operating space for humanity with respect to the Earth System (Rockstrom et al., 2009a).
Planetary boundary studies seek to set control variable values that are a safe distance
from thresholds of key biophysical processes governing the planets self-regulation to
maintain conditions conducive to life (Rockstrom et al., 2009b). This builds upon
landmark efforts by Meadows et al. (1972) to first define global limits to growth.
Their prediction that key resource scarcities would emerge has proven remarkably
accurate (Turner, 2008), albeit delayed but not avoided through the advent of
computer technology. Ecological and economic warnings since at least Malthus have
called attention to economies dependence upon natural resources. The observation that
near-exponential growth of human population and economic activity cannot be sustained,
far from being disproven, is more valid than ever (Brown et al., 2011). Those who deny
limits to growth are unaware of biological realities (Vitousek et al., 1986).
The initial planetary boundary exercise identified nine global-scale processes,
including climate change, rate of biodiversity loss (terrestrial and marine), nitrogen
and phosphorus cycles, ozone depletion, ocean acidification, freshwater, land use
change, chemical pollution, and atmospheric aerosol loading (Figure 1). Preliminary safe
planetary thresholds were established for seven of these, and three rate of biodiversity
loss, climate change, and the nitrogen cycle were found to have already surpassed such

Notes: Currently nine planetary systems are recognized as providing a safe operating
space for humanity, as long as boundaries are not exceeded. It is thought three systems
(denoted with +) have already surpassed their boundaries. This paper proposes
a terrestrial ecosystem boundary of 66 percent ecosystem land cover (44 percent as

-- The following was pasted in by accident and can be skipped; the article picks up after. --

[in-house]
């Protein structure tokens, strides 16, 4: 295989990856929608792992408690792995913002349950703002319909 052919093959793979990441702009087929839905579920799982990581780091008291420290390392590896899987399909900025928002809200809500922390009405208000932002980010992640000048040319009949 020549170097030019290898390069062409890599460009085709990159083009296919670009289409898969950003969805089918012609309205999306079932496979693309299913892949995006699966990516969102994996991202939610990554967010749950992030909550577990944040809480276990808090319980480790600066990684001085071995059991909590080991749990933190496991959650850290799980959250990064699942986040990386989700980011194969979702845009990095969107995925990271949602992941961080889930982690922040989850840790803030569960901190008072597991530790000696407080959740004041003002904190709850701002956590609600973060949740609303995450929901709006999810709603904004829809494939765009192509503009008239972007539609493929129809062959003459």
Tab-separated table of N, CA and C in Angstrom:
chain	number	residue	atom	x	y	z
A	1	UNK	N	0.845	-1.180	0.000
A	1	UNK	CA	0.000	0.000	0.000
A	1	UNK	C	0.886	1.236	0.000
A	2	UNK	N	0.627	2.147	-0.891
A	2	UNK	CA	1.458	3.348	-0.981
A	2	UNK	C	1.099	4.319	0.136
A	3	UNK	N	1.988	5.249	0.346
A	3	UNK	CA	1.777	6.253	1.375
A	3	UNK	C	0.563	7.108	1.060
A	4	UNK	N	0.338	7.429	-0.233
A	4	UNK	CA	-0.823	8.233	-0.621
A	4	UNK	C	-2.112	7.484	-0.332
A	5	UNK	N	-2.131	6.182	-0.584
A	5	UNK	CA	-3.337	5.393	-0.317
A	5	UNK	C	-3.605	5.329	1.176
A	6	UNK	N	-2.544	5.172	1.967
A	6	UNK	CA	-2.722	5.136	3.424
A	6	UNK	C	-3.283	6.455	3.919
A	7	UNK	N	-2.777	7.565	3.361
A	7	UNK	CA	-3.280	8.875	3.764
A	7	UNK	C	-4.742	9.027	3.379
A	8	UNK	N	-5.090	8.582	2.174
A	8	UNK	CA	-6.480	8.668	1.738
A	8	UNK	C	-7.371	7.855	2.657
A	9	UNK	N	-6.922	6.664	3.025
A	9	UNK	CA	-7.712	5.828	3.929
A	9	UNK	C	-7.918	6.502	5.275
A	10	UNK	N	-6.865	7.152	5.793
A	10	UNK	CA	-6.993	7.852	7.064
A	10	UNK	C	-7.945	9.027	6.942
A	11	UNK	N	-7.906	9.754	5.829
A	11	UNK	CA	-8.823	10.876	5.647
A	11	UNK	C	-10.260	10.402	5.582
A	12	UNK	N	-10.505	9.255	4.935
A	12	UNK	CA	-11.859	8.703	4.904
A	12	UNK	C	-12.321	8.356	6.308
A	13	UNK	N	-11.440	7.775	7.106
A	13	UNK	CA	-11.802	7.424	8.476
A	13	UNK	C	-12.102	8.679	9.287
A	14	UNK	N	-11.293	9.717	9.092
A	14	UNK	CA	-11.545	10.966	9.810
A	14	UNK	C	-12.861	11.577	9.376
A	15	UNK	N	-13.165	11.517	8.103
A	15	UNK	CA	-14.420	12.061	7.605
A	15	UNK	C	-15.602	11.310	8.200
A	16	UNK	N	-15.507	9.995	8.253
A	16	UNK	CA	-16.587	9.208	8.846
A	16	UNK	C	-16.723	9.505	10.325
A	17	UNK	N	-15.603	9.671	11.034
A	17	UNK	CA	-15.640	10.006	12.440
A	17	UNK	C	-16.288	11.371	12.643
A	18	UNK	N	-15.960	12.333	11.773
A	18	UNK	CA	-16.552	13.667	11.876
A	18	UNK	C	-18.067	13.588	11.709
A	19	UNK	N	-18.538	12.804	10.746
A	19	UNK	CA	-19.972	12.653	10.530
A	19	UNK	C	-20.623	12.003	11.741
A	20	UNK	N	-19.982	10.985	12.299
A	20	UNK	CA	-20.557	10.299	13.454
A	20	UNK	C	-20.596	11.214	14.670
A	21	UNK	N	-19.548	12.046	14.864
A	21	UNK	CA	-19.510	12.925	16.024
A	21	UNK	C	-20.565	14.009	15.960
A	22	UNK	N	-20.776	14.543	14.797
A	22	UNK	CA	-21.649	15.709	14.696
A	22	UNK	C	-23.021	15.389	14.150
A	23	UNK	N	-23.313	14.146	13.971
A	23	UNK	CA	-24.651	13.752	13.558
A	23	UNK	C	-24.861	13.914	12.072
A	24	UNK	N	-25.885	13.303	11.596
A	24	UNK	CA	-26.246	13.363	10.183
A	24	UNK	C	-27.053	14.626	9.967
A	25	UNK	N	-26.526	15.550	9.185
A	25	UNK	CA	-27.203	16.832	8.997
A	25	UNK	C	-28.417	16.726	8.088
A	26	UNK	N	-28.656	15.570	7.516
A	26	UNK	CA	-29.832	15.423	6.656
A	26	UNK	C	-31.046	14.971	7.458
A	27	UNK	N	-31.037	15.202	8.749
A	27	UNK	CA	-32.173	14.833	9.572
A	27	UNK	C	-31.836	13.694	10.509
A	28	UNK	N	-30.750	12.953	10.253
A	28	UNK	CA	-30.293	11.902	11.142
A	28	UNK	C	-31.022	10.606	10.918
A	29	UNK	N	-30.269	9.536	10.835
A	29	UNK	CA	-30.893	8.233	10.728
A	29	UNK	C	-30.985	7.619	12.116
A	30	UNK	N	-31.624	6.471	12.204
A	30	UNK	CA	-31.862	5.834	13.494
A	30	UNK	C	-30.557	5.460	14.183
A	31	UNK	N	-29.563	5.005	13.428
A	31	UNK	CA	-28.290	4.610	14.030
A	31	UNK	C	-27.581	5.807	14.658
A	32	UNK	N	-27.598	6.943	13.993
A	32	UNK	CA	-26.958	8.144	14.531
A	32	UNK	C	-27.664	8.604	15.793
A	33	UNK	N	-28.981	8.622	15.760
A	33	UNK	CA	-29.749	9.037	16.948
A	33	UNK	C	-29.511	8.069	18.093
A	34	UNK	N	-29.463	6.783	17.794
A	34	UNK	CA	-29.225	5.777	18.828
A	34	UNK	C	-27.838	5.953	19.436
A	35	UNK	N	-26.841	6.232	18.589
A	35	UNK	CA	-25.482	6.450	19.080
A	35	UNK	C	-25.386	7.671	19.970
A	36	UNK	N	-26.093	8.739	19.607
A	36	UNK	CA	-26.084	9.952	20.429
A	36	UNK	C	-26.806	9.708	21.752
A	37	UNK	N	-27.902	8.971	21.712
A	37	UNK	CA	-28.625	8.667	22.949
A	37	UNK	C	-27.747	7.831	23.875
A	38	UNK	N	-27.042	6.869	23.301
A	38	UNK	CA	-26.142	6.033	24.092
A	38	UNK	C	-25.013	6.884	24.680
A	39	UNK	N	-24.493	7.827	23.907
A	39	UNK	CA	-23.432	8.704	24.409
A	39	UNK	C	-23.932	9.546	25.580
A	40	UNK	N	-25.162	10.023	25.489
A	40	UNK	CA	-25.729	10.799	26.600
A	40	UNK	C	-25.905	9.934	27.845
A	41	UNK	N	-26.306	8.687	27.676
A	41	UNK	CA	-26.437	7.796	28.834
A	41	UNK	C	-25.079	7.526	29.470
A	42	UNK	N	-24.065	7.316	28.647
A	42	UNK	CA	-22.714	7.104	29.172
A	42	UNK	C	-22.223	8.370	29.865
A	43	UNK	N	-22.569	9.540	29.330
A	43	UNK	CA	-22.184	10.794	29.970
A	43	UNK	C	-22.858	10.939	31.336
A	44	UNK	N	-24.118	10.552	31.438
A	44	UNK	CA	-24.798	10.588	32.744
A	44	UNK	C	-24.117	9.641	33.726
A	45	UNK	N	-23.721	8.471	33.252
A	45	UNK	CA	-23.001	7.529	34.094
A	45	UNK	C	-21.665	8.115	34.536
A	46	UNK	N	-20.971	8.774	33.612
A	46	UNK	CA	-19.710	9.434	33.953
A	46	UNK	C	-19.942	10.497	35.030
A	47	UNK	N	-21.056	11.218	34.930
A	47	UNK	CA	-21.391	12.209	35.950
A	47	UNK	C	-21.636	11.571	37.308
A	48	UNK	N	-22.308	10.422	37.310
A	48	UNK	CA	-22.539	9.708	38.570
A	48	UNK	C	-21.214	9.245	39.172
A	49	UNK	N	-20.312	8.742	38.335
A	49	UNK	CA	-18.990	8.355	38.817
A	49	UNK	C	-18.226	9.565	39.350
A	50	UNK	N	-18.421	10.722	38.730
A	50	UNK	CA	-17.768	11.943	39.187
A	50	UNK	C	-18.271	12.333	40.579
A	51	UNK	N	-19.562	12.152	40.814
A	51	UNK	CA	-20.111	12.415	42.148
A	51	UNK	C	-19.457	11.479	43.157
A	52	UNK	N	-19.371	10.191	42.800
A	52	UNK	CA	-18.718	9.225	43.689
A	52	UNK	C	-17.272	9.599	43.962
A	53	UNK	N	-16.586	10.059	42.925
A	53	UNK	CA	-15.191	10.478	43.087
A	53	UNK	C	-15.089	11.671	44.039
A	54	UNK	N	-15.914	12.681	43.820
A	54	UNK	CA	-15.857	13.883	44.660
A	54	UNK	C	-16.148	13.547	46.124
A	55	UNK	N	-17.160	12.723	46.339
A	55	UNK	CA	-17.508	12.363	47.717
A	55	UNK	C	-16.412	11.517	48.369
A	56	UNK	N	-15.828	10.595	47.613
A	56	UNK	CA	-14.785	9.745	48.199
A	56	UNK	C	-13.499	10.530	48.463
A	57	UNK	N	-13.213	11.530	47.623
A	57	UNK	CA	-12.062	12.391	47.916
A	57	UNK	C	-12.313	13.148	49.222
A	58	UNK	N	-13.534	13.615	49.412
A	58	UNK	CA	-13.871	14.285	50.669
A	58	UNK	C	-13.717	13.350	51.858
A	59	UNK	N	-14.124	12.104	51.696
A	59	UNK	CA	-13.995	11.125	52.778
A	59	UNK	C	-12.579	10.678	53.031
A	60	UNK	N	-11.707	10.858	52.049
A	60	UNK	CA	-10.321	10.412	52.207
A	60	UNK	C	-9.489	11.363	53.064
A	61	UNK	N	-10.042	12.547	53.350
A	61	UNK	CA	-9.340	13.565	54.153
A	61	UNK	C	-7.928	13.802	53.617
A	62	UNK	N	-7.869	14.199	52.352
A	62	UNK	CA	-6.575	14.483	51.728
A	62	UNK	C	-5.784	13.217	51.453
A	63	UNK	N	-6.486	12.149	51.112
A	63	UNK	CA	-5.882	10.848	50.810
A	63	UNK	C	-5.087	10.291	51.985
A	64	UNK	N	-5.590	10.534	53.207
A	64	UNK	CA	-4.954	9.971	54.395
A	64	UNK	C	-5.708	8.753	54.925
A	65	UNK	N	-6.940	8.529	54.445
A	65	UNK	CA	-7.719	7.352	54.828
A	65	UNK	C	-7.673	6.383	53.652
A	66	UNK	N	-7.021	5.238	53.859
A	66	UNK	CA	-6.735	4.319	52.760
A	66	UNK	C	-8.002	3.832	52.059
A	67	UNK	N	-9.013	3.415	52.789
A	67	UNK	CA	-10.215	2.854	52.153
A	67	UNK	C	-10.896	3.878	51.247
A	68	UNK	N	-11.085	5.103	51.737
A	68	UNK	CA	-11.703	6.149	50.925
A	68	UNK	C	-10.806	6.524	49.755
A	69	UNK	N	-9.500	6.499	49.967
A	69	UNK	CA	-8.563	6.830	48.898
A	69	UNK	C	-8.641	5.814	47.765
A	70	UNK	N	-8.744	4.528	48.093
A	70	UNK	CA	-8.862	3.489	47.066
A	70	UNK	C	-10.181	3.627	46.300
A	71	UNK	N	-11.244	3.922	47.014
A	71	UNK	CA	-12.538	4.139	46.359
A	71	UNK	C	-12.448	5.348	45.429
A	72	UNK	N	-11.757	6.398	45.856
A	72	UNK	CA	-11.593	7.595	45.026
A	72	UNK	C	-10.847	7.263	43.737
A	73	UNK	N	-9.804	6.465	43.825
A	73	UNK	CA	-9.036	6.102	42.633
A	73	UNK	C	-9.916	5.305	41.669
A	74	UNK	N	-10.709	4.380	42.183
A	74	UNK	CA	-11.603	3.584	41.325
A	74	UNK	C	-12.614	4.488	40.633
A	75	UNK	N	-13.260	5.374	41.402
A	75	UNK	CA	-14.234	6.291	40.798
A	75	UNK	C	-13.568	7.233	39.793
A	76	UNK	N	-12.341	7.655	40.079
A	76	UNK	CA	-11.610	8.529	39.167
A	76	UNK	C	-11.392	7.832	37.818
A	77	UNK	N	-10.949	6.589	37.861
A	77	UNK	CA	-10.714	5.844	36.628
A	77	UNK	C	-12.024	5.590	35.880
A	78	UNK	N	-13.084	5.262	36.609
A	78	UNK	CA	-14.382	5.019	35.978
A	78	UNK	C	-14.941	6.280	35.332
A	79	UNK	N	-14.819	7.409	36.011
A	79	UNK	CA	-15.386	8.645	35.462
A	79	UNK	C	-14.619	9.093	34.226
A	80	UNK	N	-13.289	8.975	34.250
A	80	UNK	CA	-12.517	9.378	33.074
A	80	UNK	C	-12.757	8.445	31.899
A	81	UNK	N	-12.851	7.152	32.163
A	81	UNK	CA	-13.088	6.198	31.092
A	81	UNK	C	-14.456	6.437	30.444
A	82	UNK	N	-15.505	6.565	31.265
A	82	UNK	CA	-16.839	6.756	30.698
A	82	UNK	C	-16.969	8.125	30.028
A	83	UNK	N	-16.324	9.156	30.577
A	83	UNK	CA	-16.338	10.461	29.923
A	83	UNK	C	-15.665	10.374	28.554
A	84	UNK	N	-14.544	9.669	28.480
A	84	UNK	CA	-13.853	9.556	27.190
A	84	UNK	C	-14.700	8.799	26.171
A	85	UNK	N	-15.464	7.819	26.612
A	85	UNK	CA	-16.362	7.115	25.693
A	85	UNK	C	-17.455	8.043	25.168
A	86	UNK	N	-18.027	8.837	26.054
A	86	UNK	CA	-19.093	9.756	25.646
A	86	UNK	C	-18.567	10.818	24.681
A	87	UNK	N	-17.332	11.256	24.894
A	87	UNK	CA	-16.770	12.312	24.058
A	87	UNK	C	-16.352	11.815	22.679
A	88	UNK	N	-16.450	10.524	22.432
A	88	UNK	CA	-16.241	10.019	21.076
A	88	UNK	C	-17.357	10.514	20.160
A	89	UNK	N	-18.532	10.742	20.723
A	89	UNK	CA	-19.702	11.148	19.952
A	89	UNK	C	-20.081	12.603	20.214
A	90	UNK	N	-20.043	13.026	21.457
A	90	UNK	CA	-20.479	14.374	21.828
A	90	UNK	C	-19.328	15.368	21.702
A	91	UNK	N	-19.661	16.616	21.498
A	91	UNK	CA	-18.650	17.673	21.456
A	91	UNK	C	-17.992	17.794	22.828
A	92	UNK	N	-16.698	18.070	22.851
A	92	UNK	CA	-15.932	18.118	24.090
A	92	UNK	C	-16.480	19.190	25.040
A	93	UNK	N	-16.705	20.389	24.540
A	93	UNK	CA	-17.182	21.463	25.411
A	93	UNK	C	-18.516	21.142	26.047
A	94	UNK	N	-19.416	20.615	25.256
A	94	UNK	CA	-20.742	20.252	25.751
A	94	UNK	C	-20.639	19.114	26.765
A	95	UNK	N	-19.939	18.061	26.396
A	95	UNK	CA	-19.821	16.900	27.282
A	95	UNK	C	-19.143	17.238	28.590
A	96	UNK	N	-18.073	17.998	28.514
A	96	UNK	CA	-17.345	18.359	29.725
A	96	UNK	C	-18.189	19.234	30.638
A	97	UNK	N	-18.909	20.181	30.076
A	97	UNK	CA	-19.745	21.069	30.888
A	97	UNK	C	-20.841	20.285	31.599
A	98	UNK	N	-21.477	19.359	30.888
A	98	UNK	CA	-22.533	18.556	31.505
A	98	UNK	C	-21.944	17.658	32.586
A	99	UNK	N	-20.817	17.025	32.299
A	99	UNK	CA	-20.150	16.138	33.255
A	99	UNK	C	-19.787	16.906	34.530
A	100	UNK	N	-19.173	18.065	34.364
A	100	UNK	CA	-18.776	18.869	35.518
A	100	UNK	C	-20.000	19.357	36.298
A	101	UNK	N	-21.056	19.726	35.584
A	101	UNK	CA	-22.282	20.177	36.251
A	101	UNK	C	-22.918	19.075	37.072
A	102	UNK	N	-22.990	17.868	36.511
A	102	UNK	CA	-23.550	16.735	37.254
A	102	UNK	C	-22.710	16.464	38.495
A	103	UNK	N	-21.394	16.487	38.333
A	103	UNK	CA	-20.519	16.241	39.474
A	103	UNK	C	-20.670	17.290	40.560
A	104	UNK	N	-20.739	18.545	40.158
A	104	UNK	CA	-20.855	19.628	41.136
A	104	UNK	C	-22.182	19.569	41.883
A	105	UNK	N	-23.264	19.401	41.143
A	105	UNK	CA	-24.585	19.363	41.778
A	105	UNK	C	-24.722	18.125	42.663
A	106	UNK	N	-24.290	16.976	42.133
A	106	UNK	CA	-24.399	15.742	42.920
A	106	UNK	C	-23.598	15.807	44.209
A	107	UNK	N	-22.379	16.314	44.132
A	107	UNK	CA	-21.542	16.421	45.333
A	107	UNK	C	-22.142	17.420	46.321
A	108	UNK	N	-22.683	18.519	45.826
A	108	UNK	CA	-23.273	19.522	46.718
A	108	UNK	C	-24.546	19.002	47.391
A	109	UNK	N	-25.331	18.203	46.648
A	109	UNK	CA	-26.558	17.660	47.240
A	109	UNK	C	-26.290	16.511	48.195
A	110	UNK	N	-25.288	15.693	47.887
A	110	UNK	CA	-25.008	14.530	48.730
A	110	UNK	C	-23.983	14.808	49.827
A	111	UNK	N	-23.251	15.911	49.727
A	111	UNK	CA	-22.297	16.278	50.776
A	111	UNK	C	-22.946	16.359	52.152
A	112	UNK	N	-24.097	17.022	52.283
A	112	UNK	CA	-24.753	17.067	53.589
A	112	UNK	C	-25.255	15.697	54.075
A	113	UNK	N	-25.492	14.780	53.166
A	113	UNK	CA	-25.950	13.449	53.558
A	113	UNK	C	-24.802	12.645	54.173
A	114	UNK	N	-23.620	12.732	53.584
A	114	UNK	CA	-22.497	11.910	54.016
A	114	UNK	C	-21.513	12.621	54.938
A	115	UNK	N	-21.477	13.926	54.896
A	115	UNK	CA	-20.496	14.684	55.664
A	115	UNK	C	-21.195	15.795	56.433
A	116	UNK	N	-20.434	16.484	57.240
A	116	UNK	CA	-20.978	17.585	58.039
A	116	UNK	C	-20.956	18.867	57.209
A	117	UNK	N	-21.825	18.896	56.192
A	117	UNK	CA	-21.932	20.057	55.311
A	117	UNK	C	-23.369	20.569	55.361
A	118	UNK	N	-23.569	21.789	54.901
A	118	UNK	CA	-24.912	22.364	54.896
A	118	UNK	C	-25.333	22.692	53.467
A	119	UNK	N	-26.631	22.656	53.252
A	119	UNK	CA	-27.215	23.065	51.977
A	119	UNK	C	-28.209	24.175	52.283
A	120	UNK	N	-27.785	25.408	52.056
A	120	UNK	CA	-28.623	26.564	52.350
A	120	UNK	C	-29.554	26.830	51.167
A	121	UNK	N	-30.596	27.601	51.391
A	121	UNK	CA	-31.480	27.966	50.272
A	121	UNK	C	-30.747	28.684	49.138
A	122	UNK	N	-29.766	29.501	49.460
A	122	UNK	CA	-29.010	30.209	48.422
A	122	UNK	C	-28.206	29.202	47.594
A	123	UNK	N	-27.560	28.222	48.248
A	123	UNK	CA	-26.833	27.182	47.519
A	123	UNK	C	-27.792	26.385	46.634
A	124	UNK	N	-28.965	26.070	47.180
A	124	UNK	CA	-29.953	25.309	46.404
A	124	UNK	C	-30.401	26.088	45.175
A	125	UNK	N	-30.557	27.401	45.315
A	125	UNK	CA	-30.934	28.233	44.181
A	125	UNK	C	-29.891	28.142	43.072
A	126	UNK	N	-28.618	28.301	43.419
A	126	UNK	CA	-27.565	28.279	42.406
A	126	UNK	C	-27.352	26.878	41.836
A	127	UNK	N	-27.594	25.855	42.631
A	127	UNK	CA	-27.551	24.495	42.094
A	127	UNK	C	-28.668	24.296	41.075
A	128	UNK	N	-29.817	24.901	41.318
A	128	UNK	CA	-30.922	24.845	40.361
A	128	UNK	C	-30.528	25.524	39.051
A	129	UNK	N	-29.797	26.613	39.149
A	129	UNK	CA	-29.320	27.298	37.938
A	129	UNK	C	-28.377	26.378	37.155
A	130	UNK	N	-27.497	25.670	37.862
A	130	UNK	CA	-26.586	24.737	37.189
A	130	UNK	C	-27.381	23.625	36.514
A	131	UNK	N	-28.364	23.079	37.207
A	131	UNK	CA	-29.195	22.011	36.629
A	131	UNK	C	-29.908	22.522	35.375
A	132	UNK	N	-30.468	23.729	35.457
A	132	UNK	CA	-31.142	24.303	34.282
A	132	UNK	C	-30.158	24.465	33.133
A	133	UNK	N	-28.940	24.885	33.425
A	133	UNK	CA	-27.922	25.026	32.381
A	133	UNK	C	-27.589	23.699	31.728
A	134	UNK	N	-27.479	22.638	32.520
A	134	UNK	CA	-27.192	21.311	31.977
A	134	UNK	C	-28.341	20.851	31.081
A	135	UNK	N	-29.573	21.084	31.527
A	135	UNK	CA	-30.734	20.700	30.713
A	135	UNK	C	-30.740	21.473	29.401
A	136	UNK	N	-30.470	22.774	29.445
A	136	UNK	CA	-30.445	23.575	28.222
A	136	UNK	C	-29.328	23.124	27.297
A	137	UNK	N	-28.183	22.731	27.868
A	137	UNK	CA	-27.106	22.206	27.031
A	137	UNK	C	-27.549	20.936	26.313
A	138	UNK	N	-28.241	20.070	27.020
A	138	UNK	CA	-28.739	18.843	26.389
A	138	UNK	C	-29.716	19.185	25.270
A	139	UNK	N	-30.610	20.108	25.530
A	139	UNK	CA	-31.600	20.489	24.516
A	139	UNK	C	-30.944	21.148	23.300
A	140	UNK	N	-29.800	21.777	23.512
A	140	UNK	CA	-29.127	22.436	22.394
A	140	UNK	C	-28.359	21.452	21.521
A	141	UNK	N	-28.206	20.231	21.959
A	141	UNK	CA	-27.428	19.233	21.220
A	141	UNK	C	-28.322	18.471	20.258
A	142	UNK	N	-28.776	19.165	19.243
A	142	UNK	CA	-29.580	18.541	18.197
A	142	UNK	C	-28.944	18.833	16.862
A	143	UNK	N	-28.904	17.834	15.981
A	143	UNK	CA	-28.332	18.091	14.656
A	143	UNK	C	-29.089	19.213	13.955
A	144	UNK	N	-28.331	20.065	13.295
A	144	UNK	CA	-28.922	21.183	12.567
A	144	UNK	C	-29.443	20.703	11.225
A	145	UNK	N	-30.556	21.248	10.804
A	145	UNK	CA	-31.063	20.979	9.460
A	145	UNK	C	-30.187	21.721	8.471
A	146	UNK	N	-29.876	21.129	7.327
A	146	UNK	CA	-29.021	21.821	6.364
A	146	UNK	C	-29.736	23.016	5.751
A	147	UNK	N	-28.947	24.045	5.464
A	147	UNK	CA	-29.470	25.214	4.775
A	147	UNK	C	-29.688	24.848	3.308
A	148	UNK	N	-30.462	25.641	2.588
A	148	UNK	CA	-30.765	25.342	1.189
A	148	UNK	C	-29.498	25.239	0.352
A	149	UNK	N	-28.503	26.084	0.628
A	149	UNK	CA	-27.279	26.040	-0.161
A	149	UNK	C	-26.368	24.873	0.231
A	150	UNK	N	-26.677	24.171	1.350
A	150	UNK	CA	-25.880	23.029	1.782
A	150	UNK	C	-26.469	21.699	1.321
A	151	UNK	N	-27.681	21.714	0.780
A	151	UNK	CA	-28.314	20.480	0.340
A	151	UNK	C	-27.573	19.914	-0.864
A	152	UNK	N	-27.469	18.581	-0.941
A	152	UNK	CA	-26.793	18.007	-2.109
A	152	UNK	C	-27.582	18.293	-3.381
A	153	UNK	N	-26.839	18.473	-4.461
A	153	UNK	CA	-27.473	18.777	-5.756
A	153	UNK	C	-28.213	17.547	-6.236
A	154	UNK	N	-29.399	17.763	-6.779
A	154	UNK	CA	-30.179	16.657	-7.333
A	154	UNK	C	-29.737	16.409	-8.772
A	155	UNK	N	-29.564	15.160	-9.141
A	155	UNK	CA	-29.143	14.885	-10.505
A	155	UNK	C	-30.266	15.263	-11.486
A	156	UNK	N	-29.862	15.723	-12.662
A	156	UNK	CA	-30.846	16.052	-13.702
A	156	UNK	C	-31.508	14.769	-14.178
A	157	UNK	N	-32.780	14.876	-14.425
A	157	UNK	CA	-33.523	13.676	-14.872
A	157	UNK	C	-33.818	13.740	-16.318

intact natural ecosystems and 22 percent as agro-ecological buffers) to avoid biosphere
collapse. Best estimates are that about 50 percent of terrestrial ecosystems have been
lost; thus this boundary has been surpassed too, albeit full impacts may not yet be
realized due to time lags (adapted from Rockstrm et al., 2009a).

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Figure 1.
Proposing a terrestrial
ecosystem loss planetary
boundary

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a threshold (Rockstrom et al., 2009a). Many such changes occur in a nonlinear, abrupt
manner; others are more incremental and subtle. Yet both types of change threaten the
viability of contemporary human societies by diminishing or destroying ecological
life-support systems. If one or more of these boundaries are crossed, it could be deleterious
or even catastrophic as nonlinear, abrupt environmental change occurs at the continental
to planetary scale (Rockstrom et al., 2009b).
Here an ecologically rich revision to the planetary boundary framework is proposed in
the tradition of political ecology, not ignoring politics to set the threshold of how
many intact terrestrial ecosystems are required to sustain the biosphere. It is not
possible to carry out controlled experiments upon our one biosphere to know at what
point collapse occurs. We are thus left with observational studies and synthesis papers
regarding what is known about ecosystem collapse at other scales. This paper first
reviews what is known about biodiversity and old-growth forest loss, abrupt climate
change, and ecosystem collapse as ecological systems are diminished at lesser scales.
Next, the critical phase shift seen as landscapes percolate from nature surrounding
humanity, to small reserves surrounded by human works, is presented as analogous
to outcomes for the biosphere, whose terrestrial ecosystems are after all simply a
large-scale landscape.
The remainder of the paper synthesizes these findings regarding ecosystem loss
and thresholds in loss of ecosystem connectivity into a rationale for recognition of
a tenth planetary boundary in regard to terrestrial ecosystem loss. It is suggested that
some two-thirds of Earths land surface should be protected totally (44 percent) or
partially (another 22 percent) to avoid biosphere collapse. Given current best estimates
are that approximately one-half of Earths terrestrial ecosystems have already
been lost, the discussion centers around biocentric policy measures required to protect
and restore terrestrial ecosystem connectivity in order to maintain global ecological
sustainability.
Setting boundaries requires normative decisions on risk and uncertainty. Planetary
boundary details and methodology are not without critics, as they are in themselves an
imperfect social construct, prone toward bias and political boundaries favoring the
rich. Setting thresholds may itself prolong the risk of continued degradation, falsely